Our new California Community College Chancellor, Sonya Christians, has put forth the ambitious goal of enrolling every ninth grader in a college course, reinvigorating efforts to strengthen dual enrollment programs across the state. Ahead of the curve is the Centinela Valley Union High School District (CVUHSD), which has been working to bolster their dual enrollment courses with El Camino College (ECC) throughout the pandemic with the support of K12 Strong Workforce Partnership (SWP) funding.
At the end of the 2020 school year, students from the CVUHSD went online and remained so until the Fall of 2021. Recognizing the need to strengthen the existing support systems to better serve the students during that difficult time, the district focused on creating resources and implementing support processes to help ensure their students’ success, particularly in dual enrollment courses.
With K12 SWP funding and in collaboration with ECC, the CVUHSD developed and implemented a “Dual Enrollment Faculty Success” program where high school instructors collaborated on both curriculum and student support alignment. Before the start of the college semester, high school and ECC instructors met to review pertinent information such as the Family Educational Rights and Privacy Act (FERPA), available Student Support Services, campus updates, and ECC and CVUHSD calendars. K12 SWP funds also helped CVUHSD fund a college counselor to meet with students on their separate high school campuses every week throughout the school year.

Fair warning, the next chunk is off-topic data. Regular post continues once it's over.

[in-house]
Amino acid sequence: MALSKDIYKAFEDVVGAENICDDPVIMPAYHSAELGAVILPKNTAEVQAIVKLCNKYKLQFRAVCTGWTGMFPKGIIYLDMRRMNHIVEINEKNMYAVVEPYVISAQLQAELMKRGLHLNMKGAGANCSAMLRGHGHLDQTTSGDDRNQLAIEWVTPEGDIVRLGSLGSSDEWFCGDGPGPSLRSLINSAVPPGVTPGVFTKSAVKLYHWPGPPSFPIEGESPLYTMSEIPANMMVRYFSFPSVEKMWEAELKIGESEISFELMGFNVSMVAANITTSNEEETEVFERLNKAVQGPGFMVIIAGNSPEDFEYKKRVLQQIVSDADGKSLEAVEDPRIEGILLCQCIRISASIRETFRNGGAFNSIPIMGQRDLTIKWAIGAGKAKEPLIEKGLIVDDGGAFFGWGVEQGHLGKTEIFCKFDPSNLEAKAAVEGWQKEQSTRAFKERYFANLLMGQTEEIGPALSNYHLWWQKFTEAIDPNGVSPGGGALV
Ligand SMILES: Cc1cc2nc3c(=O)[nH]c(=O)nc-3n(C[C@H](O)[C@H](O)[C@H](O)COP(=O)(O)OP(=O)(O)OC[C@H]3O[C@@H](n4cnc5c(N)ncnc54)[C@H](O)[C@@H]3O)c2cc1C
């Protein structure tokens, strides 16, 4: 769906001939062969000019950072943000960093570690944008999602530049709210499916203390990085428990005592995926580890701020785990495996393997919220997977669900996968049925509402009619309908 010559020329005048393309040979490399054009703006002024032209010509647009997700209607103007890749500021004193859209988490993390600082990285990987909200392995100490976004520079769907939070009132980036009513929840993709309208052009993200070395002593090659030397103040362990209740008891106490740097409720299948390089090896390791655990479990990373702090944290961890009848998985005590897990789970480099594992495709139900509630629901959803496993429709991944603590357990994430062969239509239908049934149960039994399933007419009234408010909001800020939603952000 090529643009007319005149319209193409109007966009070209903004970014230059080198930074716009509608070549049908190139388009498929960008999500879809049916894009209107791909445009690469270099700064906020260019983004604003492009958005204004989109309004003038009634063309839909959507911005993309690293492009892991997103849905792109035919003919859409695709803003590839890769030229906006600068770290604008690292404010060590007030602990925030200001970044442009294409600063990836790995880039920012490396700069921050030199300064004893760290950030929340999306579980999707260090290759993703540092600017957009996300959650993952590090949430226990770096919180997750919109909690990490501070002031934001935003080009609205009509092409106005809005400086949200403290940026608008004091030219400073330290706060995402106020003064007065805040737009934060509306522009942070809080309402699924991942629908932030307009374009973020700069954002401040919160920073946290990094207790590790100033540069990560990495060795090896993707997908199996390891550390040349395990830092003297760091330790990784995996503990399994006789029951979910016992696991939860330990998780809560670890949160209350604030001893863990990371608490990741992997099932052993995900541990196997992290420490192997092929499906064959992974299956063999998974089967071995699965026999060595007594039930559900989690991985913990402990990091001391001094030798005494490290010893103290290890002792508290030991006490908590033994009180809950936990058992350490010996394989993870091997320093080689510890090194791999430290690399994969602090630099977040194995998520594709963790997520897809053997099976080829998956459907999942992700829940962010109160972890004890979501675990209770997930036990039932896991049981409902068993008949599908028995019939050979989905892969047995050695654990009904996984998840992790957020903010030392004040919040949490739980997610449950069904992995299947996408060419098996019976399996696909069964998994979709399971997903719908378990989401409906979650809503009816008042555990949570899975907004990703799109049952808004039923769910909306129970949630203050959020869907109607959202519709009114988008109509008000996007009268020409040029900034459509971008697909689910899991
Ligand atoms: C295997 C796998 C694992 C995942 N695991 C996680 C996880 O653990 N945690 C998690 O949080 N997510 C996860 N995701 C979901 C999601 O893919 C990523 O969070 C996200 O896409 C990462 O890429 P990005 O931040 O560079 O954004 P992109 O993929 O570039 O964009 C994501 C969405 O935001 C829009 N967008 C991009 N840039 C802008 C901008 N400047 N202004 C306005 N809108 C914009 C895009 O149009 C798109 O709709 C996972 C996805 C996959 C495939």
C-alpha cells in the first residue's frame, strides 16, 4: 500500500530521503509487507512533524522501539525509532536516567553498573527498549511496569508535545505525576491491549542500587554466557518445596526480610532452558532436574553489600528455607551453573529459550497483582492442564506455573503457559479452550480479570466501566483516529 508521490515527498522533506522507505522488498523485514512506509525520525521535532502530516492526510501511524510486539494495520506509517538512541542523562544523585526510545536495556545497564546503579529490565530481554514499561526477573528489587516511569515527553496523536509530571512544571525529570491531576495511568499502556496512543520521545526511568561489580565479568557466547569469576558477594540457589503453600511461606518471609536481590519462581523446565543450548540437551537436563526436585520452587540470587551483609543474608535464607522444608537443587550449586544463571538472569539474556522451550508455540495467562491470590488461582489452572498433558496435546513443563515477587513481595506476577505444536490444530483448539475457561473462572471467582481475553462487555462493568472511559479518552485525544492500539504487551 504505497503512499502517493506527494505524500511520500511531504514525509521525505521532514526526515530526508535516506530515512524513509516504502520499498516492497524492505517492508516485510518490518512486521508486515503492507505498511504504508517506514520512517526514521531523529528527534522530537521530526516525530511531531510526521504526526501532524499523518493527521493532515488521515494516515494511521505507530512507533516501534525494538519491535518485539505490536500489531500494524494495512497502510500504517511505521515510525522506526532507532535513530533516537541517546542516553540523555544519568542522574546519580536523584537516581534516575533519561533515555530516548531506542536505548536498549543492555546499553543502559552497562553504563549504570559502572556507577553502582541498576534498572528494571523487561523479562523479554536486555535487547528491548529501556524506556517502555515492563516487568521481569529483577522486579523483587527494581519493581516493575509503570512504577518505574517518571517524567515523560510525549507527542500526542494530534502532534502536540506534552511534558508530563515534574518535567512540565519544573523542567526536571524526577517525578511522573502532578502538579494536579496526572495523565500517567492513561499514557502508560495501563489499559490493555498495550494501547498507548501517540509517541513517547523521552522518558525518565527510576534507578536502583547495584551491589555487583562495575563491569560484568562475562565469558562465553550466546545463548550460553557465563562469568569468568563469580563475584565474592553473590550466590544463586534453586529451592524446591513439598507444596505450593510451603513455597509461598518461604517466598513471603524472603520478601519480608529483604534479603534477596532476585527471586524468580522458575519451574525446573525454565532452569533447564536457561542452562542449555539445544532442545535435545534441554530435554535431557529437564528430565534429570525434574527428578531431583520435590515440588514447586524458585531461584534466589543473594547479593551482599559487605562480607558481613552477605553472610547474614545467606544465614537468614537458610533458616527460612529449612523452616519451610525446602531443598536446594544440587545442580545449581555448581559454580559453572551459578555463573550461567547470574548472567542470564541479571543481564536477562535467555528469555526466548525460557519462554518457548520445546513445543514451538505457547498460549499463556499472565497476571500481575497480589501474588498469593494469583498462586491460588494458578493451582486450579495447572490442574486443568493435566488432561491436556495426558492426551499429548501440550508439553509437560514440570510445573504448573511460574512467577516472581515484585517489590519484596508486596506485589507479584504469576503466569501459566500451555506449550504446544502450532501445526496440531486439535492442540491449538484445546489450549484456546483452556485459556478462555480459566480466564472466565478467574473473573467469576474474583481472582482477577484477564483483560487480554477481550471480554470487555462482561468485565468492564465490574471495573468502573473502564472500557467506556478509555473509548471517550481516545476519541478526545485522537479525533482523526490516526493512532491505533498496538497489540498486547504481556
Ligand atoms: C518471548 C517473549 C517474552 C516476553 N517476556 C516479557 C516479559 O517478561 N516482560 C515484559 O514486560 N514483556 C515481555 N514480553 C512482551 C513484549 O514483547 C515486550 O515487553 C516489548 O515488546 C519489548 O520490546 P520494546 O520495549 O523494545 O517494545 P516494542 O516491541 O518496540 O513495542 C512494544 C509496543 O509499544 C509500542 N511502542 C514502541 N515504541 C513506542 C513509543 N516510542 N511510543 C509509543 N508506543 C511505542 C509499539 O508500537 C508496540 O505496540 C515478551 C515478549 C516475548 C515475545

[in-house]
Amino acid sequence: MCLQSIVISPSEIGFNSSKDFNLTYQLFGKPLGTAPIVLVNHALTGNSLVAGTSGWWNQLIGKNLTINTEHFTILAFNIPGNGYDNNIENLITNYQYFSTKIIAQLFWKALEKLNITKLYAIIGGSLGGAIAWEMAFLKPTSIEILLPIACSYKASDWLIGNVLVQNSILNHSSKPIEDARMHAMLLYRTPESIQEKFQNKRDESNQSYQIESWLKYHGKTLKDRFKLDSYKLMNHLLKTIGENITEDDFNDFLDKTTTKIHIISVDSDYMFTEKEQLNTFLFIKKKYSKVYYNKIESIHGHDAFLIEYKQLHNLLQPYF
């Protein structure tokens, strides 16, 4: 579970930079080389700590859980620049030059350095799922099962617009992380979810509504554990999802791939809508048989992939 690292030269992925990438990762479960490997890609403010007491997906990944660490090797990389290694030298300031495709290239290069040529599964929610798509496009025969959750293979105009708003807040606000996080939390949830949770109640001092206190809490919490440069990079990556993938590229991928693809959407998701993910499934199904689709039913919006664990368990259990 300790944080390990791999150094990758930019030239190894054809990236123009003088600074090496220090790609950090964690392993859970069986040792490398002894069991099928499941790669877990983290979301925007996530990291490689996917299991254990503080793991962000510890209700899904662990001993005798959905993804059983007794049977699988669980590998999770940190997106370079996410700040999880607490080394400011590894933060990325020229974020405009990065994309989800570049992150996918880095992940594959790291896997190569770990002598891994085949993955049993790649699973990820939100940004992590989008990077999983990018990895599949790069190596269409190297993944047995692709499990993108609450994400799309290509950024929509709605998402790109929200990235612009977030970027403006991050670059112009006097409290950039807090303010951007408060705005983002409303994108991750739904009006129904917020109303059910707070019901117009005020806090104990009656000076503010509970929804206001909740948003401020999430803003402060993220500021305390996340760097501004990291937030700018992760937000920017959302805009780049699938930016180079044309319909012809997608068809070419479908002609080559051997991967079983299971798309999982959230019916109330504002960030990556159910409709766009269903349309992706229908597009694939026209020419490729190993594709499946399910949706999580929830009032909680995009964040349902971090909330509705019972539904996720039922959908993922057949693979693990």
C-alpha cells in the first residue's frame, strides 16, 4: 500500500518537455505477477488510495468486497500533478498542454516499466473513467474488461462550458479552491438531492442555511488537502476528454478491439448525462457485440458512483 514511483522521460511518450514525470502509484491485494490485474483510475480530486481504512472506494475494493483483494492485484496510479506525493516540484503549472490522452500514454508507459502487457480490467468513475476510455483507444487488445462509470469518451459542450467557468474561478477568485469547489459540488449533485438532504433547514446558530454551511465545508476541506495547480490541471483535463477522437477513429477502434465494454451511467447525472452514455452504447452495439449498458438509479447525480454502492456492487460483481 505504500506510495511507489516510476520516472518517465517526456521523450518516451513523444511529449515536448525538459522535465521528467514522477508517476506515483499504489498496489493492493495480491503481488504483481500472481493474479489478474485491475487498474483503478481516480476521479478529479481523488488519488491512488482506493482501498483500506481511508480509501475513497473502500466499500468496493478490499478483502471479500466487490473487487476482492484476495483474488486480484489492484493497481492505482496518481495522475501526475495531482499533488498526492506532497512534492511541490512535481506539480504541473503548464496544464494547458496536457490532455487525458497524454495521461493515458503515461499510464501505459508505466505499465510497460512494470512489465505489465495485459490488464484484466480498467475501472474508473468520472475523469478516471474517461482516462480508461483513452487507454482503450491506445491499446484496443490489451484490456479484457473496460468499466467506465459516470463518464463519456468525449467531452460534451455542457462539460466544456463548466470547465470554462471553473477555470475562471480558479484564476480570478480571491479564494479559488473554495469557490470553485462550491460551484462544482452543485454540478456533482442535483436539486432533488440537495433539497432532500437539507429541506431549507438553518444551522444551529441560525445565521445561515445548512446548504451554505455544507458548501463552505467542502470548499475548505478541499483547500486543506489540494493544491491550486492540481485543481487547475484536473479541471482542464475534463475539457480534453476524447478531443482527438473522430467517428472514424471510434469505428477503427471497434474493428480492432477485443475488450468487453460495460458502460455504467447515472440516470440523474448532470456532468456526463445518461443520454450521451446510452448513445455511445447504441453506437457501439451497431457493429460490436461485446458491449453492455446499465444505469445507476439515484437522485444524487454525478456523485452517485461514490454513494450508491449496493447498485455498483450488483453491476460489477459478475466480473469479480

To engage dual enrollment students and develop their skills and habits that promote dual enrollment success, the district also implemented a “Dual Enrollment Success Camp.” The virtual “Camp” is currently housed on the ECC’s website, which you can find here, and consists of modules that the CVUHSD high school teachers or ECC instructors assign in advance of the start of the dual enrollment class coursework. With these new resources developed thanks to the collaboration between the CVUHSD and ECC, high school students in the district are better prepared to become El Camino College students after graduation.